I did some timing tests and also read some articles like this one (last comment), and it looks like in Release build, float and double values take the same amount of processing time.
How is this possible? When float is less precise and smaller compared to double values, how can the CLR get doubles into the same processing time?
On x86 processors, at least,
double will each be converted to a 10-byte real by the FPU for processing. The FPU doesn't have separate processing units for the different floating-point types it supports.
The age-old advice that
float is faster than
double applied 100 years ago when most CPUs didn't have built-in FPUs (and few people had separate FPU chips), so most floating-point manipulation was done in software. On these machines (which were powered by steam generated by the lava pits), it was faster to use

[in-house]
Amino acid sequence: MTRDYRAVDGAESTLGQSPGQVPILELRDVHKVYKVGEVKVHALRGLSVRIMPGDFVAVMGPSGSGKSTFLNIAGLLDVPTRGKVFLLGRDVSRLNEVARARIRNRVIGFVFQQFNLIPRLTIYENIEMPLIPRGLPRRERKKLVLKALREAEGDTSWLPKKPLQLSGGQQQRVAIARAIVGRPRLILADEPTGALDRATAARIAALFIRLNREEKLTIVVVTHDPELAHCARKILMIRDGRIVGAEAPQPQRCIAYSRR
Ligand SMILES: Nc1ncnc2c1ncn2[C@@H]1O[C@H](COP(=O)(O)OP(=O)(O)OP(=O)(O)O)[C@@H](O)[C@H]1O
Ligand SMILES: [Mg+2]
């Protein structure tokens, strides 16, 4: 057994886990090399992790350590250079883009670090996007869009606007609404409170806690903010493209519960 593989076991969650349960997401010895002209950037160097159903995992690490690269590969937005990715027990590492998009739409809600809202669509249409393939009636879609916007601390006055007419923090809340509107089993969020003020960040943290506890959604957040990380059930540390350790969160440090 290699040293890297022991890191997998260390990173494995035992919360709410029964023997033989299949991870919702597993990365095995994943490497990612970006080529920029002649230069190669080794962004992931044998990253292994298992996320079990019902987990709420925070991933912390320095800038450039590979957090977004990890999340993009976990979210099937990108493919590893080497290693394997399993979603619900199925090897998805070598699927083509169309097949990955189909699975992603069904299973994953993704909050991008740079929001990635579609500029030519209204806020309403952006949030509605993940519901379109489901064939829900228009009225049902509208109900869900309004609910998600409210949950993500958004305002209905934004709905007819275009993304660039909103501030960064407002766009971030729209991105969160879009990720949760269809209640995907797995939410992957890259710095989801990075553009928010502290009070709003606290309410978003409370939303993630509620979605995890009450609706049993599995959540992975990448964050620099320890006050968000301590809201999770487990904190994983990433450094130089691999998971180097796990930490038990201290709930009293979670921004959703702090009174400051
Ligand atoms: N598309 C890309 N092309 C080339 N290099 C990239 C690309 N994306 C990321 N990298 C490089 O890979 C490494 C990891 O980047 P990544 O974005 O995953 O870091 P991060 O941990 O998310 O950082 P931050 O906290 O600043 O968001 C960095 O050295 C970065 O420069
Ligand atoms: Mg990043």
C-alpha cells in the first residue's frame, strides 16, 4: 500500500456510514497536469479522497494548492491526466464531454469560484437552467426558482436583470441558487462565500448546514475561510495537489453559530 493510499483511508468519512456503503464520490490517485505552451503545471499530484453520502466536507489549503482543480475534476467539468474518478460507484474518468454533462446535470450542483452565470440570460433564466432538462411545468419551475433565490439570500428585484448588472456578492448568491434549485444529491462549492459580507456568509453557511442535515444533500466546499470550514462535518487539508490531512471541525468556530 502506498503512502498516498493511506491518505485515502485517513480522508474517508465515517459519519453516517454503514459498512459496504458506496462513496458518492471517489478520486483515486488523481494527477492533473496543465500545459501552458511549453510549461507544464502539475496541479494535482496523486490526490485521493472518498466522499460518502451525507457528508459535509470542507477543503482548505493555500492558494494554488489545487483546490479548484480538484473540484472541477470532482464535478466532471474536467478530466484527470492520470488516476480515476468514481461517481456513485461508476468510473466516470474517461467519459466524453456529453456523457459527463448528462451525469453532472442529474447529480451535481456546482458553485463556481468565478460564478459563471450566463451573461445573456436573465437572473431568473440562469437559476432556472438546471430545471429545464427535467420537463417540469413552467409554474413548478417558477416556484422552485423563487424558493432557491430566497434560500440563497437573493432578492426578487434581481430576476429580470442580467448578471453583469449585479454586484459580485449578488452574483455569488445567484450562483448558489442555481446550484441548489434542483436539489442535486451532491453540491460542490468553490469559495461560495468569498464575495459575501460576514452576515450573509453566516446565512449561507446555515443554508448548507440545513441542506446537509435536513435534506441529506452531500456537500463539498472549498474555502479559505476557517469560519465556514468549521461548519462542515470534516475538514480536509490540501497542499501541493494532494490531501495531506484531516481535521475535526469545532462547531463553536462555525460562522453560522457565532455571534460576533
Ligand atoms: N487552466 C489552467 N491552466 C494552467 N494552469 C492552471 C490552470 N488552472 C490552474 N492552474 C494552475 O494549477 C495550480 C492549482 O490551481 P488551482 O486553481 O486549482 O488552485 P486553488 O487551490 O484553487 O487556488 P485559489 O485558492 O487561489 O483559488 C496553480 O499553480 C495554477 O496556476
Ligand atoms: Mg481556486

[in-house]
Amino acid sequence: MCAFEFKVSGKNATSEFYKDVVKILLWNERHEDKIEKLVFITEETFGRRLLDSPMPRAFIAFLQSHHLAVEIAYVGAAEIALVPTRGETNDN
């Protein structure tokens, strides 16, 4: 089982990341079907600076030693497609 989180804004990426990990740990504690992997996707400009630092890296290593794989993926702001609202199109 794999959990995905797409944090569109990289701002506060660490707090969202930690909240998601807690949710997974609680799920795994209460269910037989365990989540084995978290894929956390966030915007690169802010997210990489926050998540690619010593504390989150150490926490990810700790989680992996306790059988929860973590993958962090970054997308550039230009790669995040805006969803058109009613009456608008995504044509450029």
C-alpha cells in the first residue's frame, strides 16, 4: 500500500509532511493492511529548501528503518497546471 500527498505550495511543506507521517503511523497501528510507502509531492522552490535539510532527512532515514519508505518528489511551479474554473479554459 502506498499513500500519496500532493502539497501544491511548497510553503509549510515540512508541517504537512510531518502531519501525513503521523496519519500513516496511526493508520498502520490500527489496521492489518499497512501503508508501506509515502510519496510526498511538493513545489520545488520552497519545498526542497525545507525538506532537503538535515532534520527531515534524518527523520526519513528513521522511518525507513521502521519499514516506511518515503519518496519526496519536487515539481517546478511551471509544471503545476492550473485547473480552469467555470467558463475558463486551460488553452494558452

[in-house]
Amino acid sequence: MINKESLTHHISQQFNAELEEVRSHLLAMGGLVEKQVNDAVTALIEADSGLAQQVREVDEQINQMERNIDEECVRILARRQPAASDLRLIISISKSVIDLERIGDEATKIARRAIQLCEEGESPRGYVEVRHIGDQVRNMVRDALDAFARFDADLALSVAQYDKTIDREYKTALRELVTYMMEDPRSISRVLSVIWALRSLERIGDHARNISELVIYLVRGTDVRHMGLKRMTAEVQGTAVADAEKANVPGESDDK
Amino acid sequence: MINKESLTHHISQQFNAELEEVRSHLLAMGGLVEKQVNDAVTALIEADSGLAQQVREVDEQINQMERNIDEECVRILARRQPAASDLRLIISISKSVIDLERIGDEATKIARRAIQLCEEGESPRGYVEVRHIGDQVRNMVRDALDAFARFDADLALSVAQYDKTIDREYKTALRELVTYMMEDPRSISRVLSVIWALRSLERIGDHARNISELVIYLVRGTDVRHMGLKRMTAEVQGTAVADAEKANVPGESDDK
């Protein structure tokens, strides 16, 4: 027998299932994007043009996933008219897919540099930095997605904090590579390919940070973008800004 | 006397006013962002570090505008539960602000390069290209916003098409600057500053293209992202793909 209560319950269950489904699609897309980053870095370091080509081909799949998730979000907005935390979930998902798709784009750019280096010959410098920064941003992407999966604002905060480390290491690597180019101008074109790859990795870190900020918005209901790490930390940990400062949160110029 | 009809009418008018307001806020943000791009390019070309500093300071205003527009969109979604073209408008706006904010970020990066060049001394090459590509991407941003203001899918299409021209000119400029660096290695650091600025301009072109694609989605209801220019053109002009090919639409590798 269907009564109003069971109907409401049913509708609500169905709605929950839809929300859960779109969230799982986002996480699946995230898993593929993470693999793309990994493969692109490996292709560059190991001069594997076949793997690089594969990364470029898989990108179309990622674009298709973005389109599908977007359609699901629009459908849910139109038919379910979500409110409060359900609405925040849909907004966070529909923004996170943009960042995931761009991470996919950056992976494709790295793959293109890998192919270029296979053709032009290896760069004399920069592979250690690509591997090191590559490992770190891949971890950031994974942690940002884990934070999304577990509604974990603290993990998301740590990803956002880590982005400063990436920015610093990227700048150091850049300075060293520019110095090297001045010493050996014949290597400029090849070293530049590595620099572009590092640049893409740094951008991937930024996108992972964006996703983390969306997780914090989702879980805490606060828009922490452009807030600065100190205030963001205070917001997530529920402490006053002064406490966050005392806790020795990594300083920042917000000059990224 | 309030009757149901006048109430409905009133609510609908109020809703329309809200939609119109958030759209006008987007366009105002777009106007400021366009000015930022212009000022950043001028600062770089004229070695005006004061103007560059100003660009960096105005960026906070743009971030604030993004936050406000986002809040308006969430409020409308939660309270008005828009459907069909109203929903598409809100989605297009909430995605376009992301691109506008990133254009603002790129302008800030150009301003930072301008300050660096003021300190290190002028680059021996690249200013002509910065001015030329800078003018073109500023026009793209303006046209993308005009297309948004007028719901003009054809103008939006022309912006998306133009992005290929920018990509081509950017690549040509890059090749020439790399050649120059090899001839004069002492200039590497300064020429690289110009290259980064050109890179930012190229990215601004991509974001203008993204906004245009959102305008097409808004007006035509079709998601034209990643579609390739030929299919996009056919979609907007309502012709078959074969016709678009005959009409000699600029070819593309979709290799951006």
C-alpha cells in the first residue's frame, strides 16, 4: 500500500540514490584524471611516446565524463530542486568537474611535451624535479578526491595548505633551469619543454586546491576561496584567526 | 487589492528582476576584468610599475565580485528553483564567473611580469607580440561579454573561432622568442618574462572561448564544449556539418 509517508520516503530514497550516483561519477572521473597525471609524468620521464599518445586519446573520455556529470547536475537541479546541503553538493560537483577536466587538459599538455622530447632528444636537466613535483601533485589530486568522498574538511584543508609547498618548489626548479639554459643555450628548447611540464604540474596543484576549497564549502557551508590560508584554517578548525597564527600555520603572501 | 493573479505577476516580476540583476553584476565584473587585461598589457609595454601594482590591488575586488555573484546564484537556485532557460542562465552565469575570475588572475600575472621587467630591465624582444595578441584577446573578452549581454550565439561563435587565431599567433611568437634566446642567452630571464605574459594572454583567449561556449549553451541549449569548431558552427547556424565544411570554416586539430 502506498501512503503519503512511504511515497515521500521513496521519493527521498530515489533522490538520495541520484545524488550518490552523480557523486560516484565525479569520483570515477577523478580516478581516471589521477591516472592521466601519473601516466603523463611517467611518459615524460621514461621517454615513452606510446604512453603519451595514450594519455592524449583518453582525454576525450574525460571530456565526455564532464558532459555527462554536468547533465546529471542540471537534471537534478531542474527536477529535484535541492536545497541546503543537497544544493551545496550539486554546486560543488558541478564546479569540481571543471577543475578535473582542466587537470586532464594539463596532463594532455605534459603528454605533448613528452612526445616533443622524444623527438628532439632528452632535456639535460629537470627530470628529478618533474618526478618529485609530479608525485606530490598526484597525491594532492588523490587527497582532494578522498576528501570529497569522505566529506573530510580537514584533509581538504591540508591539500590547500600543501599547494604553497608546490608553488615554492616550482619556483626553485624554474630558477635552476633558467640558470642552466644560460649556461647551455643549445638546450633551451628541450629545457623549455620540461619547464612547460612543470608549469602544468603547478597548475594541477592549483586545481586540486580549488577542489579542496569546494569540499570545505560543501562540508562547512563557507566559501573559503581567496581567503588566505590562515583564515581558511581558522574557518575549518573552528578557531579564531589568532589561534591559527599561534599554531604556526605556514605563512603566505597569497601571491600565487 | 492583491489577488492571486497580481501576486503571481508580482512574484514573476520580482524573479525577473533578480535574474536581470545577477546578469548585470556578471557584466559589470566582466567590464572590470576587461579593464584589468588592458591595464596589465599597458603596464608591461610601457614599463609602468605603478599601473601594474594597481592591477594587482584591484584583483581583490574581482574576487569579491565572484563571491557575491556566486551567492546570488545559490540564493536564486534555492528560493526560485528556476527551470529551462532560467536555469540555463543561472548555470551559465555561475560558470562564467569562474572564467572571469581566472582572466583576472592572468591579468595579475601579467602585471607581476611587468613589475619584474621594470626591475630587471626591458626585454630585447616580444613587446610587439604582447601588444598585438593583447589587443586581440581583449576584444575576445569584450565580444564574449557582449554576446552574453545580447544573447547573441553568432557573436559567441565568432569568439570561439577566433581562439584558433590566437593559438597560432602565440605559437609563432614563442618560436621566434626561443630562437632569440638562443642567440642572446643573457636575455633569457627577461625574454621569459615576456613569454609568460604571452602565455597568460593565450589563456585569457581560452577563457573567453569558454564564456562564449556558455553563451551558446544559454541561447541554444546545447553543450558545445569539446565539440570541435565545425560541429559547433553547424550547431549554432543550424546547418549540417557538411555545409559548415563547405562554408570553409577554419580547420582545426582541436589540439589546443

floats. Now the only real benefit to
floats is that they take up less space (which only matters if you have millions of them).
I had a small project where I used CUDA and I can remember that float was faster than double there, too. For once the traffic between Host and Device is lower (Host is the CPU and the "normal" RAM and Device is the GPU and the corresponding RAM there). But even if the data resides on the Device all the time it's slower. I think I read somewhere that this has changed recently or is supposed to change with the next generation, but I'm not sure.
So it seems that the GPU simply can't handle double precision natively in those cases, which would also explain why GLFloat is usually used rather than GLDouble.
(As I said it's only as far as I can remember, just stumbled upon this while searching for float vs. double on a CPU.)